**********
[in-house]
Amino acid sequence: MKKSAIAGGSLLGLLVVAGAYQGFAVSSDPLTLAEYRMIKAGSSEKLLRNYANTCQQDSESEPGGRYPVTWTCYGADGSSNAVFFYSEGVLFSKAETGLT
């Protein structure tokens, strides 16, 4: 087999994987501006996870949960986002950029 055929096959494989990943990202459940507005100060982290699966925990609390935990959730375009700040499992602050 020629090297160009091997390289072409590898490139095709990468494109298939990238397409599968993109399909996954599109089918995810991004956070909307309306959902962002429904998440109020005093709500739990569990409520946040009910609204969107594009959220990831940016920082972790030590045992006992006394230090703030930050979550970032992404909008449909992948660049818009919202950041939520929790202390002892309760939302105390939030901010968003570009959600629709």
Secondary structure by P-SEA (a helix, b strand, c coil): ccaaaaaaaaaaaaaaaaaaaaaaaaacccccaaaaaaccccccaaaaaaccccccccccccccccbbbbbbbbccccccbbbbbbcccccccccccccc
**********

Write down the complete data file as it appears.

[in-house]
Amino acid sequence: MKKSAIAGGSLLGLLVVAGAYQGFAVSSDPLTLAEYRMIKAGSSEKLLRNYANTCQQDSESEPGGRYPVTWTCYGADGSSNAVFFYSEGVLFSKAETGLT
């Protein structure tokens, strides 16, 4: 087999994987501006996870949960986002950029 055929096959494989990943990202459940507005100060982290699966925990609390935990959730375009700040499992602050 020629090297160009091997390289072409590898490139095709990468494109298939990238397409599968993109399909996954599109089918995810991004956070909307309306959902962002429904998440109020005093709500739990569990409520946040009910609204969107594009959220990831940016920082972790030590045992006992006394230090703030930050979550970032992404909008449909992948660049818009919202950041939520929790202390002892309760939302105390939030901010968003570009959600629709």
Secondary structure by P-SEA (a helix, b strand, c coil): ccaaaaaaaaaaaaaaaaaaaaaaaaacccccaaaaaaccccccaaaaaaccccccccccccccccbbbbbbbbccccccbbbbbbcccccccccccccc